Parry believes that the situation would have influenced the teenage Shakespeare’s attitude to “power politics”, particularly when coupled with his schooling; it is believed that he studied Latin texts by Ovid, Horace, Livy and Tacitus while at Stratford Grammar School. The Roman authors “mourned the loss of republican virtues and the moral decline of political life under the emperors”; combined with his difficult family life, this would have all “informed his political outlook, a sceptical sideways look at power and its pretensions,” said Parry.

Sense of place … John Shakespeare’s business troubles must have overshadowed his son’s early life.
Sense of place … John Shakespeare’s business troubles must have overshadowed his son’s early life. Photograph: Graeme Robertson/The Guardian

“William Shakespeare learned in the schoolroom what he experienced at home, that, under monarchy, men who served the monarch immorally could flourish. There’s a deep desire for justice and equity, not the strict letter of the law, that runs through all his writing, and a critical view of the pretensions of the mighty.”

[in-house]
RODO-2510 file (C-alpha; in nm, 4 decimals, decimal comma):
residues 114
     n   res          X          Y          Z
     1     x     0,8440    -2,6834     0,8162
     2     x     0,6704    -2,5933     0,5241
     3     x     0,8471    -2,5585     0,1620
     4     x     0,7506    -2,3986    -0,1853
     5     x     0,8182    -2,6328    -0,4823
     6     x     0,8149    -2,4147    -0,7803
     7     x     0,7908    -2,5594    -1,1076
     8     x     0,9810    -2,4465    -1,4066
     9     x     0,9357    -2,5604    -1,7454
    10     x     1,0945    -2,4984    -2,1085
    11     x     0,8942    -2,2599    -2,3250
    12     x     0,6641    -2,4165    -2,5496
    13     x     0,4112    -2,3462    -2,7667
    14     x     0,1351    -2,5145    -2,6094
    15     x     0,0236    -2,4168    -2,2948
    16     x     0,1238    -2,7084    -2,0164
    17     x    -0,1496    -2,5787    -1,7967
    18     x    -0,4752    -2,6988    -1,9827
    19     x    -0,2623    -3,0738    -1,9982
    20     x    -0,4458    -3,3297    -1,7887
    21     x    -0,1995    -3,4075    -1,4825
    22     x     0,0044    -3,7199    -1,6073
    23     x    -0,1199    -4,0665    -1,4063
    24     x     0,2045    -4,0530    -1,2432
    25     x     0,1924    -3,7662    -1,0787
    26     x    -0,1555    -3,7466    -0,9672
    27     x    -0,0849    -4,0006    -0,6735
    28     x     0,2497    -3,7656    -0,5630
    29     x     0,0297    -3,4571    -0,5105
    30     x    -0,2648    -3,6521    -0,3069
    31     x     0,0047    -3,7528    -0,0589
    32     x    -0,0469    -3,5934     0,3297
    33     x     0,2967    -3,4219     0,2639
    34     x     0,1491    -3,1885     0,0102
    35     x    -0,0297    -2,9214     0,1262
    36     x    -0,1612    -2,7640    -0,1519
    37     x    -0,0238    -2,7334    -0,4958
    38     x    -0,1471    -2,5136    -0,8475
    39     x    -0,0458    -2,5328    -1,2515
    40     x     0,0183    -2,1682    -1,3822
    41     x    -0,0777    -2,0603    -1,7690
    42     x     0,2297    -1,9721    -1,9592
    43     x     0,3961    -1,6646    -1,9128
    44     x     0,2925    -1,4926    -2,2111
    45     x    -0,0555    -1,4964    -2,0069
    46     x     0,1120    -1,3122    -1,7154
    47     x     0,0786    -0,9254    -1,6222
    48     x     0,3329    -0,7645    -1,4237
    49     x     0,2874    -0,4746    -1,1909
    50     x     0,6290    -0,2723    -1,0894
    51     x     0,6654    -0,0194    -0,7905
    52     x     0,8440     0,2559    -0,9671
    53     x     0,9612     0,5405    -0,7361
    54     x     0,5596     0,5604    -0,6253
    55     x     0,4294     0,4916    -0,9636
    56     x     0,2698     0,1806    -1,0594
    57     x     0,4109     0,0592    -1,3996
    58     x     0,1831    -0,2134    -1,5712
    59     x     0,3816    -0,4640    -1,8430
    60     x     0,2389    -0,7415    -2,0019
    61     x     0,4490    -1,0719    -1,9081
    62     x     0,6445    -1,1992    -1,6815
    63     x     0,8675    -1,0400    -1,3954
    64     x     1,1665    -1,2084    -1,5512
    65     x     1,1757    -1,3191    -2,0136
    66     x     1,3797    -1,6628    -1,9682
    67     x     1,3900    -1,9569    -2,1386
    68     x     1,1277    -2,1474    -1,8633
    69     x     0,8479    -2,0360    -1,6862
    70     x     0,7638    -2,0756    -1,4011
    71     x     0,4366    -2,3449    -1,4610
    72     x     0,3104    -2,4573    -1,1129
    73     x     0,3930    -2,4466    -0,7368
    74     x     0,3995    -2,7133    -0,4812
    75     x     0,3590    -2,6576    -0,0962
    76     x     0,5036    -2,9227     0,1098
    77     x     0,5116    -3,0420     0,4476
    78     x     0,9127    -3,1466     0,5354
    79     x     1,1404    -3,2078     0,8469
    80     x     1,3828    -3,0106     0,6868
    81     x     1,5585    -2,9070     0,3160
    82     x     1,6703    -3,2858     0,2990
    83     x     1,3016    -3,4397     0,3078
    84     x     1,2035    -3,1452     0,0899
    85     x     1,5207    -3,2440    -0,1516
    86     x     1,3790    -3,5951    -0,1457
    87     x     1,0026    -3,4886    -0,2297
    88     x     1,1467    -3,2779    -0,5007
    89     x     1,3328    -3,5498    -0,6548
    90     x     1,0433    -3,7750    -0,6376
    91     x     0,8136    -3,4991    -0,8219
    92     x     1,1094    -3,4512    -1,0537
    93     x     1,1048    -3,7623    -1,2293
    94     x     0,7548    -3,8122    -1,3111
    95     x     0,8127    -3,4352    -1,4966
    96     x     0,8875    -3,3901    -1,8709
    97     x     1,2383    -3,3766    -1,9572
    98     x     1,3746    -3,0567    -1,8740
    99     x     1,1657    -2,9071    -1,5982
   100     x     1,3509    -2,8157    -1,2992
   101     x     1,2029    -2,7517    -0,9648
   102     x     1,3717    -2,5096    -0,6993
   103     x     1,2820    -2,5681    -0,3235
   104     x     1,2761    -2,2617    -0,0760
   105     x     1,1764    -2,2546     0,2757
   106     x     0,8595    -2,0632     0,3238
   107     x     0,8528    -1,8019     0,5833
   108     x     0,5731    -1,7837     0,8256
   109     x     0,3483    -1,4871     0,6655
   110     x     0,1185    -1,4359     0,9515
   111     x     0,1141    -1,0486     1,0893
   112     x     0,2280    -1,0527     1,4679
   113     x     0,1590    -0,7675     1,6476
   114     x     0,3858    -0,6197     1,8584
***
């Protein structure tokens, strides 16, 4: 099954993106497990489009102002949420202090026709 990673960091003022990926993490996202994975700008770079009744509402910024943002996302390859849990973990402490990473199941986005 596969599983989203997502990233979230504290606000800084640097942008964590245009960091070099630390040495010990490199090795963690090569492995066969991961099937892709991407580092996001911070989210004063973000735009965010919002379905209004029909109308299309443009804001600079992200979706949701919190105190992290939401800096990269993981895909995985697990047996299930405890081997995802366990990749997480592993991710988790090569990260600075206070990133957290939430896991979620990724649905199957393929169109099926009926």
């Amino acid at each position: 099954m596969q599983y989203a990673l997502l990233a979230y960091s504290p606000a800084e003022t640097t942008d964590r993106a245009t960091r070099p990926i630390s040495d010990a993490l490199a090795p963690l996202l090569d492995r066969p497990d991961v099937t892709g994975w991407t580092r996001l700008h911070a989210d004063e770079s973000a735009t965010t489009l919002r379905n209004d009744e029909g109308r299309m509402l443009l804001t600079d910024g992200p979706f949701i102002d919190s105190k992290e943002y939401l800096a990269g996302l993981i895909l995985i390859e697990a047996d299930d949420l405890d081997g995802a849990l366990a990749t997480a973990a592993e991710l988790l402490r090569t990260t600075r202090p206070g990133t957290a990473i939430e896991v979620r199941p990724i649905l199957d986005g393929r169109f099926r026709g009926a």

The academic says he has “no doubt” that there are more Shakespeare materials to be found in the National Archives, many parts of which have no detailed catalogues, lists or indexes, and he intends to keep looking.

Mair said: “It is often believed that there are no new documents relating to Shakespeare left to be found, but Professor Parry has shown that there are still discoveries waiting to be made here in the reading rooms at the National Archives.”

Parry’s findings will be included in Shakespeare Documented, an online collection of primary-source materials about the life of William Shakespeare.


Alison Flood

The GuardianTramp

Related Content

Article image
Researchers read sealed 17th century letter without opening it
‘Virtual unfolding’ is hailed a breakthrough in the study of historic documents as unopened letter from 1697 is read for the first time using X-ray technology

Alison Flood

02, Mar, 2021 @3:18 PM

Article image
When Milton met Shakespeare: poet's notes on Bard appear to have been found
Hailed as one of the most significant archival discoveries of modern times, text seems to show the Paradise Lost poet making careful annotations on his edition of Shakespeare’s plays

Alison Flood

16, Sep, 2019 @2:17 PM

Article image